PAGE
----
• God’s people are a privileged people; they have been graciously redeemed, and set apart as his special treasure, his holy covenant people. God acts graciously to undeserving people and they respond joyfully with obedience. The is the end of the first speech of Moses, Deuteronomy 4:32-40.

  • The Decalogue is the bill of rights of the people of ancient Israel. It is the ten principles of covenant relationship. It creates a picture of covenant righteousness and provides a foundation for later revelation. The Decalogue contains the features of a typical covenant and conditional and unconditional laws. The addressee is the head of the household because they can be a threat to others.

  • When Moses recites the Decalogue in Deuteronomy 5, there are parts that are similar to the passage in Exodus, and there are some significant differences. He begins with getting the attention of the people of Israel and appealing for covenant fidelity, restates the Decalogue, then ends with a document clause, using covenant language.

  • The Shema is a call for whole-hearted, full-bodied commitment. This passage is a theological exposition and pastoral proclamation to impress on the minds of the people of Israel the special relationship they enjoyed with YHWH. The grace God showed them must be embraced with grateful and unreserved devotion to their redeemer and covenant Lord.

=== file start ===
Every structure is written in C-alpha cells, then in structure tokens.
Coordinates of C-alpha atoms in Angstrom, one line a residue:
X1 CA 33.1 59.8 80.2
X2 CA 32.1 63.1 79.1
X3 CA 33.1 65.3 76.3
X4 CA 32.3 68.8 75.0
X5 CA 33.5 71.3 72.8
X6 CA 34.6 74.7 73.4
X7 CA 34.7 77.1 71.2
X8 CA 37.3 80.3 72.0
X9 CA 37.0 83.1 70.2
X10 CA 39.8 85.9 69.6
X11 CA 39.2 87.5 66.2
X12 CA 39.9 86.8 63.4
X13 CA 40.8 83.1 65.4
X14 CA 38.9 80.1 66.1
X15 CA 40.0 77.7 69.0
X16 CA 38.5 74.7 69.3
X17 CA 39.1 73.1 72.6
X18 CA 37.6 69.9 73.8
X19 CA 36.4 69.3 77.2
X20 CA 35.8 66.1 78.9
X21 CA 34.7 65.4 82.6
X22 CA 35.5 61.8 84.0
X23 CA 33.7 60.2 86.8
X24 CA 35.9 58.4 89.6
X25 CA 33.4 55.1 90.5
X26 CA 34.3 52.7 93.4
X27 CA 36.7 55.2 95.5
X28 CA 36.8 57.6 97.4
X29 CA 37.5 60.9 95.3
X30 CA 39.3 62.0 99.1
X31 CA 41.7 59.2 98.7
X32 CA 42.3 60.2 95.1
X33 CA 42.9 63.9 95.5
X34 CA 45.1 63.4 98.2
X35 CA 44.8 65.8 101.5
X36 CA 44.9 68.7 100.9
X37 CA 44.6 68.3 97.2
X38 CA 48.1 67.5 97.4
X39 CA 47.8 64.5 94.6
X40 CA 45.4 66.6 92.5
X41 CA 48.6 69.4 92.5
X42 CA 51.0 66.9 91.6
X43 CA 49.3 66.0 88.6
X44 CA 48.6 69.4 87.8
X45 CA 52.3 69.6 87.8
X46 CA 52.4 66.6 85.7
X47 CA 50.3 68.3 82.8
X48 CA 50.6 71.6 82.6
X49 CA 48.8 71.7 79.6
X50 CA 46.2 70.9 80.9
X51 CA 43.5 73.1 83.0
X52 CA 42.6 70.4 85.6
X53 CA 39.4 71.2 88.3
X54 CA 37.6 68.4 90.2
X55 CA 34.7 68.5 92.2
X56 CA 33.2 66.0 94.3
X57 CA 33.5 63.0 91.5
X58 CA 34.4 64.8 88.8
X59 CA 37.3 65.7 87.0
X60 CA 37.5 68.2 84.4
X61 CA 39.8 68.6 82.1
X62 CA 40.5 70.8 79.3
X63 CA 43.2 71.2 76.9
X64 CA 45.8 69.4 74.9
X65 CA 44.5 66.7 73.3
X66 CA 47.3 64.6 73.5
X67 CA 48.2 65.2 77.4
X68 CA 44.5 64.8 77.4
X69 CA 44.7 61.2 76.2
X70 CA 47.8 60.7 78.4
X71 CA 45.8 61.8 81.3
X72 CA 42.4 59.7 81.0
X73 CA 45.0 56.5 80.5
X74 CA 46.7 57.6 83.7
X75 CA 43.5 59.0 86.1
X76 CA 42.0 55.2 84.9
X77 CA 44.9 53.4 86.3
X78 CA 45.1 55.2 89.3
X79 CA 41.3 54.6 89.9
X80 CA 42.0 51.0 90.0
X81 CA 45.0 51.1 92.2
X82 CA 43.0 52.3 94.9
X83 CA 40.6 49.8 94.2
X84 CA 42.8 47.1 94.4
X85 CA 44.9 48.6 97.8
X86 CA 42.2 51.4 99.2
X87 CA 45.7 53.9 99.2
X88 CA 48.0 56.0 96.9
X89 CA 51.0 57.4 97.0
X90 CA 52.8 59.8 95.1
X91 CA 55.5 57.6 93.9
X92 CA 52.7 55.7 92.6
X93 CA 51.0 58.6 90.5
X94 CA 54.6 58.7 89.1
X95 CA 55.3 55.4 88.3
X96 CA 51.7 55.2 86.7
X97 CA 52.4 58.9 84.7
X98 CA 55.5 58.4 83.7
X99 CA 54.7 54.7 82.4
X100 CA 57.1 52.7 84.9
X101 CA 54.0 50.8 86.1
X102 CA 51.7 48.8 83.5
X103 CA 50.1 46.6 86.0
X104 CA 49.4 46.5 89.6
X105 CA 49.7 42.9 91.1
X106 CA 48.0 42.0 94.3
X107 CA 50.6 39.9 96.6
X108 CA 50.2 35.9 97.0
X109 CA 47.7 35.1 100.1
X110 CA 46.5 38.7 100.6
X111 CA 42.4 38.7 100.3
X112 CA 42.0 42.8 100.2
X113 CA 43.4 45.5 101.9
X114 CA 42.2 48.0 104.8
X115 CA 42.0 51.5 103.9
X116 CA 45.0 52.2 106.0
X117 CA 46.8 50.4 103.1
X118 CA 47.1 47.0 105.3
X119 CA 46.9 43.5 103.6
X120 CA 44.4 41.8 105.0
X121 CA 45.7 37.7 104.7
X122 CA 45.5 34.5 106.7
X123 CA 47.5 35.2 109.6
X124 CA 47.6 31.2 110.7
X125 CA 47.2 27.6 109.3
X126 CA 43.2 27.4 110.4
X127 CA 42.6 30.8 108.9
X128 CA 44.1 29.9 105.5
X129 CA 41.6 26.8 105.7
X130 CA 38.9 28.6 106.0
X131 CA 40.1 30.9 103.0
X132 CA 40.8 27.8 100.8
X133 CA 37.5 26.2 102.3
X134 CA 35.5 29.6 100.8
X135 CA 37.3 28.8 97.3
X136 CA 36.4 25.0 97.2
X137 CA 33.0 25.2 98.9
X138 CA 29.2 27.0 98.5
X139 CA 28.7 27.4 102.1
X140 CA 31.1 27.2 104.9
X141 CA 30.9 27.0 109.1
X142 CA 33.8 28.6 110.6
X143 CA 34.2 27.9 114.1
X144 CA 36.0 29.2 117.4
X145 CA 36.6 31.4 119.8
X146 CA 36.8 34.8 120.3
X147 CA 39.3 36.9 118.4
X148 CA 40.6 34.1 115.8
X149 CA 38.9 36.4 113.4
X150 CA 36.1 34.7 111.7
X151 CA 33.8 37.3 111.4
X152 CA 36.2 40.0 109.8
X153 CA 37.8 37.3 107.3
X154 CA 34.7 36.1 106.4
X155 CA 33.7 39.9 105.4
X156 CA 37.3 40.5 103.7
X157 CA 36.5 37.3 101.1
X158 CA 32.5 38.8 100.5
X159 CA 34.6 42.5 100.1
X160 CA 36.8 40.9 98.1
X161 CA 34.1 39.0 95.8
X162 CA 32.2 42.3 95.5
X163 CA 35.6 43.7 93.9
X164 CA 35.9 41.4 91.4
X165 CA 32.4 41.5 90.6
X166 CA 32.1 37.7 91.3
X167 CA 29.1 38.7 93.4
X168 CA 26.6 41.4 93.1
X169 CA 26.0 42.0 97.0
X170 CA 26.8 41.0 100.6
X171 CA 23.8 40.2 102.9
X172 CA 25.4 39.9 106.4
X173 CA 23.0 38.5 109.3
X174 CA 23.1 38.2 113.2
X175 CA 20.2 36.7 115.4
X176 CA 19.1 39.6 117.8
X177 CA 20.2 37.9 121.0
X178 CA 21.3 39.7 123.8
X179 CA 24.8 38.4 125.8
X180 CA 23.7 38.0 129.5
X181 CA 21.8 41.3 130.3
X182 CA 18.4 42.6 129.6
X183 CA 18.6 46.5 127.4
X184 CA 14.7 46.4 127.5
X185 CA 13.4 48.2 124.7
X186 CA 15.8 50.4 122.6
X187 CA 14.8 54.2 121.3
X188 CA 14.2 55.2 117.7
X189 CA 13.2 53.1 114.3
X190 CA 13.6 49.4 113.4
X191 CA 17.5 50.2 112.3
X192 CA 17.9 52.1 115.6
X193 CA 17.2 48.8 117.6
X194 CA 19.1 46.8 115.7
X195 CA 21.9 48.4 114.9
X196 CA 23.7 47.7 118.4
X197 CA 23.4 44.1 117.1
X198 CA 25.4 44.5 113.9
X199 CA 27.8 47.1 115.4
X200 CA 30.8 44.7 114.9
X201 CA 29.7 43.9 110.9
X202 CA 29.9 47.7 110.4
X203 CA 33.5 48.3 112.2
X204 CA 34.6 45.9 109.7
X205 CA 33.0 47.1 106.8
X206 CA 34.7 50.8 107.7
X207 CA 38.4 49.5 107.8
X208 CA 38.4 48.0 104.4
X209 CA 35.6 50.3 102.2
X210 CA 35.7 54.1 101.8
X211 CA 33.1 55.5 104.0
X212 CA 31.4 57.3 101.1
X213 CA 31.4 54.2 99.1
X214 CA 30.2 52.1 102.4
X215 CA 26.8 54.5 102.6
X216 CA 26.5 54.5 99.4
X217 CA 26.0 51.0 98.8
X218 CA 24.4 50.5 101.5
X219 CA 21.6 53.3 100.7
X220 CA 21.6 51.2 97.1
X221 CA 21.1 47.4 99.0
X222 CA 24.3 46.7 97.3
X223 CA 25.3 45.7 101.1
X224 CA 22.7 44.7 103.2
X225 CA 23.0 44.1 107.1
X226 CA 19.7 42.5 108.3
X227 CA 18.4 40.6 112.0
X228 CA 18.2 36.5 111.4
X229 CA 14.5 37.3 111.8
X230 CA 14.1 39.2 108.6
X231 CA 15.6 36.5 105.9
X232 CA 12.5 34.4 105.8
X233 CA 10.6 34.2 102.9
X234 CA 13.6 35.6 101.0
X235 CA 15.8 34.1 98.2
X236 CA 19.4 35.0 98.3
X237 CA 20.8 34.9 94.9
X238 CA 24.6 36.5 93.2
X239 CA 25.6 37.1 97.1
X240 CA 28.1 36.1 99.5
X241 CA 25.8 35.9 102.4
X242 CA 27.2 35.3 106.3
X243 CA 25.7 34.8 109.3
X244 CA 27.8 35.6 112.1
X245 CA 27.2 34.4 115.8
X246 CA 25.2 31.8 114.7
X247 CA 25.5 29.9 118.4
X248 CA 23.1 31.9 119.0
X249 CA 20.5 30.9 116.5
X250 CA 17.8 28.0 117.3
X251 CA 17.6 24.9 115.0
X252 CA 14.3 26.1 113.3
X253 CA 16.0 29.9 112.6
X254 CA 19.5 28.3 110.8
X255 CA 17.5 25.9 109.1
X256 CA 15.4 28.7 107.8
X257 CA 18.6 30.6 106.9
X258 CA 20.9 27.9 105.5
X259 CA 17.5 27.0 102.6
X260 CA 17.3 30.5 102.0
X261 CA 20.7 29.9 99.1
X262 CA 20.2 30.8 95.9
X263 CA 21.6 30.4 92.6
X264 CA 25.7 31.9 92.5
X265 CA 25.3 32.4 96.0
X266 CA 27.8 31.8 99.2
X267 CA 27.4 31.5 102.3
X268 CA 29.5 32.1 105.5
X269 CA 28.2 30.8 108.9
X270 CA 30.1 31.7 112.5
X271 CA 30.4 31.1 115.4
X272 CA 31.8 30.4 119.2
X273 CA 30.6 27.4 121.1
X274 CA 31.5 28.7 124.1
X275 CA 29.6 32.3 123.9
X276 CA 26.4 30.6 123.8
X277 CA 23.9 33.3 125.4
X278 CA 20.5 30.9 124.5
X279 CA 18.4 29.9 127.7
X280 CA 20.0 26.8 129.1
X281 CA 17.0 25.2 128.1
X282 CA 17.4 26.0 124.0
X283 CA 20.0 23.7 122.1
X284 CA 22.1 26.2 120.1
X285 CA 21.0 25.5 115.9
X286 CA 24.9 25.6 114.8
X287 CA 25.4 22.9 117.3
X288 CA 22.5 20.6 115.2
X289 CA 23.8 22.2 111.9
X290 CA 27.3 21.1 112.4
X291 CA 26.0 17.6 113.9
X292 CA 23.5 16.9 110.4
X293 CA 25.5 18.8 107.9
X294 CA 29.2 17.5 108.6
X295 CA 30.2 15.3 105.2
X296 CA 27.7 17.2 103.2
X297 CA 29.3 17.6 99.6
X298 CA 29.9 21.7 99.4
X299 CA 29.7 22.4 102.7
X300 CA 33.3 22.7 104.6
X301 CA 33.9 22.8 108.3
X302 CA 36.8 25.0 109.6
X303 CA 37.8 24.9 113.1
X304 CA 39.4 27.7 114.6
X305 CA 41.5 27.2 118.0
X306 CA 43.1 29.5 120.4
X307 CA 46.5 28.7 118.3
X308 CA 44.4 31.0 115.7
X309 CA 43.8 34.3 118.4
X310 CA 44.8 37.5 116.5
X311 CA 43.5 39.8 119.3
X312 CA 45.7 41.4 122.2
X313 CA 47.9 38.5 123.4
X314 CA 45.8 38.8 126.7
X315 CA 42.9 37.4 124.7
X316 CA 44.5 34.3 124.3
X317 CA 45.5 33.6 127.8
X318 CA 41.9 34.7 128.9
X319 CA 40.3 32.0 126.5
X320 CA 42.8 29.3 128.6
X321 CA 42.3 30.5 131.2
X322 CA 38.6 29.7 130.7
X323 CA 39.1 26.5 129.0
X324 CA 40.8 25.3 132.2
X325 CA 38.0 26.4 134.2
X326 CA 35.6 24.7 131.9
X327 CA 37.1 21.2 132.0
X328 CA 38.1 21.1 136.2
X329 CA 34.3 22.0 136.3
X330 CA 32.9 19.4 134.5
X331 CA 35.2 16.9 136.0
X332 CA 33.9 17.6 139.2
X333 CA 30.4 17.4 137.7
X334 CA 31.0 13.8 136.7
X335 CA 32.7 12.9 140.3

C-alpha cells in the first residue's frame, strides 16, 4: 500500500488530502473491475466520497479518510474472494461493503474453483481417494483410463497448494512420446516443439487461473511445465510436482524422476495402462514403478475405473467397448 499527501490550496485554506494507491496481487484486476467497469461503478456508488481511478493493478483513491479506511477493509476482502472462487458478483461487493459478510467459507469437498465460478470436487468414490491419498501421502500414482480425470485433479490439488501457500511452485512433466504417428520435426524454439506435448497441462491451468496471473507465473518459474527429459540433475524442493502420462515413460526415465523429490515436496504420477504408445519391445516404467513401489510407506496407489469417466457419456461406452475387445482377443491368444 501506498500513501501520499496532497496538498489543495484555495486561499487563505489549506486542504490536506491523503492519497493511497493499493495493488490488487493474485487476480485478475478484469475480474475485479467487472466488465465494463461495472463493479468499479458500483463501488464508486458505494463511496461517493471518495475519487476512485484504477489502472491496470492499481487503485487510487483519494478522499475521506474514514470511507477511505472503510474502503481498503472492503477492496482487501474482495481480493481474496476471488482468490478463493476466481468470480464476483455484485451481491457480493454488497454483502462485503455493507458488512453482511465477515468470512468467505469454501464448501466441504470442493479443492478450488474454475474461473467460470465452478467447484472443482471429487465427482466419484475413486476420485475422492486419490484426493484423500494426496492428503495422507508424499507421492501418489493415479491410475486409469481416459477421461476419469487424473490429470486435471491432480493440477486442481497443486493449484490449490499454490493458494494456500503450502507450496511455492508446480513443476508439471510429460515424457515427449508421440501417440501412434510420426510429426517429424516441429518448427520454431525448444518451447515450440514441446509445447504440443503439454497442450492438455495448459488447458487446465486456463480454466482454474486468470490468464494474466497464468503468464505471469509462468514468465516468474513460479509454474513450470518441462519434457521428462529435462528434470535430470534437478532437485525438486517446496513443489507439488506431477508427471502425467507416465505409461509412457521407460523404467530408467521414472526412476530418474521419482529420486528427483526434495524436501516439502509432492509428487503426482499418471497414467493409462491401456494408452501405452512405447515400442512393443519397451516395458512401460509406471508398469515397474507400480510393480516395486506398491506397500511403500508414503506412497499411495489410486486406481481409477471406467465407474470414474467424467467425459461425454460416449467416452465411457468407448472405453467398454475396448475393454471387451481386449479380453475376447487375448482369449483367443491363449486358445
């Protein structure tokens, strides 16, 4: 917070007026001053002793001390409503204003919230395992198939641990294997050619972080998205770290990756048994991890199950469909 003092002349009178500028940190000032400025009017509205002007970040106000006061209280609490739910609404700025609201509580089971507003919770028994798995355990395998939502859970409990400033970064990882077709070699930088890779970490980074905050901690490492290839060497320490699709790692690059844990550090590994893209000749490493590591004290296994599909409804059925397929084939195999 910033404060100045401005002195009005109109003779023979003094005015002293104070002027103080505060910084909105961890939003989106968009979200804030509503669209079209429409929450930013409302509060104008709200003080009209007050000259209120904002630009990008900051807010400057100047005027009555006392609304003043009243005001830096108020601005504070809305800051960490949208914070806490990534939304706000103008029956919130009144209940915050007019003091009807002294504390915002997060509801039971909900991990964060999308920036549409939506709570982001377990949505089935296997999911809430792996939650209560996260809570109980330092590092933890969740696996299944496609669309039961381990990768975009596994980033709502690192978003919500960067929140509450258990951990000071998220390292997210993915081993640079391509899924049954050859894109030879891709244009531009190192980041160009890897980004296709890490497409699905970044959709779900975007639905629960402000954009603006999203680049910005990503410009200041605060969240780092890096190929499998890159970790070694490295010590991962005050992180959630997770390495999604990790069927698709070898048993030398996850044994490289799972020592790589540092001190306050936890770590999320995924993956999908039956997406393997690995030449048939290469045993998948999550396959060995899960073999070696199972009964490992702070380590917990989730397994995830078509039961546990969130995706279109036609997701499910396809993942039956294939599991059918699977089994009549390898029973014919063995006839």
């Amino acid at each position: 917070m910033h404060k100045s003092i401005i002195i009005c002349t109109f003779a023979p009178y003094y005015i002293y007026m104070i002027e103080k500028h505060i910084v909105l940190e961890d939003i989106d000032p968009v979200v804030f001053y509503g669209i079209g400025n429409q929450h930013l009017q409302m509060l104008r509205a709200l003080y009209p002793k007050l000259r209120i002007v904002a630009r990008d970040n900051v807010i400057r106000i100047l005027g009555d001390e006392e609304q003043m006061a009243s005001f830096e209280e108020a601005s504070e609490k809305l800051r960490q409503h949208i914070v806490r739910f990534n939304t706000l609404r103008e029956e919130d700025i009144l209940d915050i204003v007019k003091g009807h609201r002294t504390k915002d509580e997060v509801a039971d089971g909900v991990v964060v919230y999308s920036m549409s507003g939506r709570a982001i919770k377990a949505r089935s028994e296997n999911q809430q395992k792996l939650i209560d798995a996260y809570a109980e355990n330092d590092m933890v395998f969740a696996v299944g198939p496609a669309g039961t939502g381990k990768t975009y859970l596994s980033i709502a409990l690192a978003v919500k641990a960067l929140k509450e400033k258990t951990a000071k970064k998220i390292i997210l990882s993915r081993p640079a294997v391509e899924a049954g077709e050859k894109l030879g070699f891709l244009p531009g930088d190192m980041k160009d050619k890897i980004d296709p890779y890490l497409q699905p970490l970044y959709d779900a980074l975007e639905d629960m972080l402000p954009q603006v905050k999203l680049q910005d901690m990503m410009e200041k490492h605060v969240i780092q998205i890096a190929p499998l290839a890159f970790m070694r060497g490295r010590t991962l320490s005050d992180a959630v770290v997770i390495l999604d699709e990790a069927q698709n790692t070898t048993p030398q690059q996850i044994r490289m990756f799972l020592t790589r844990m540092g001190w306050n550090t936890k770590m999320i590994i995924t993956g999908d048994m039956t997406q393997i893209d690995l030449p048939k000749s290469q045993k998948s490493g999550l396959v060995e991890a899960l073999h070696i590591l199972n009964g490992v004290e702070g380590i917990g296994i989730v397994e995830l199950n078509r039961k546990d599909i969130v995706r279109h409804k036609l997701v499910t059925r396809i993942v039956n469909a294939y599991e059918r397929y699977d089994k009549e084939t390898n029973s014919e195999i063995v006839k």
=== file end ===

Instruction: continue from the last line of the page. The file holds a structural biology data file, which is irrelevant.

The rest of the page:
• God chooses the covenant partner, sets the terms, declares the goal, identifies the sign and determines the consequences of disobedience of the covenant. After Moses explains the purpose of the Law, he explains to the children how the Law was given and that learning it and putting it into practice will bring them life.

  • Moses talks to the people of Israel as they are entering the land, about how they will respond to the external test of confronting and dispossessing the surrounding nations. He reminds them of their special status with God and the covenant that he offers them unconditionally. He challenges them with the theological, ethical and missional significance of the test.

  • How can you worship a God that asks the people of Israel to wipe out the Canaanites? The reason for Israel taking the land is so the people of Israel as a holy people will be preserved so the world will be preserved. God is fundamentally compassionate and gracious, he does what is right and God offers us grace and mercy.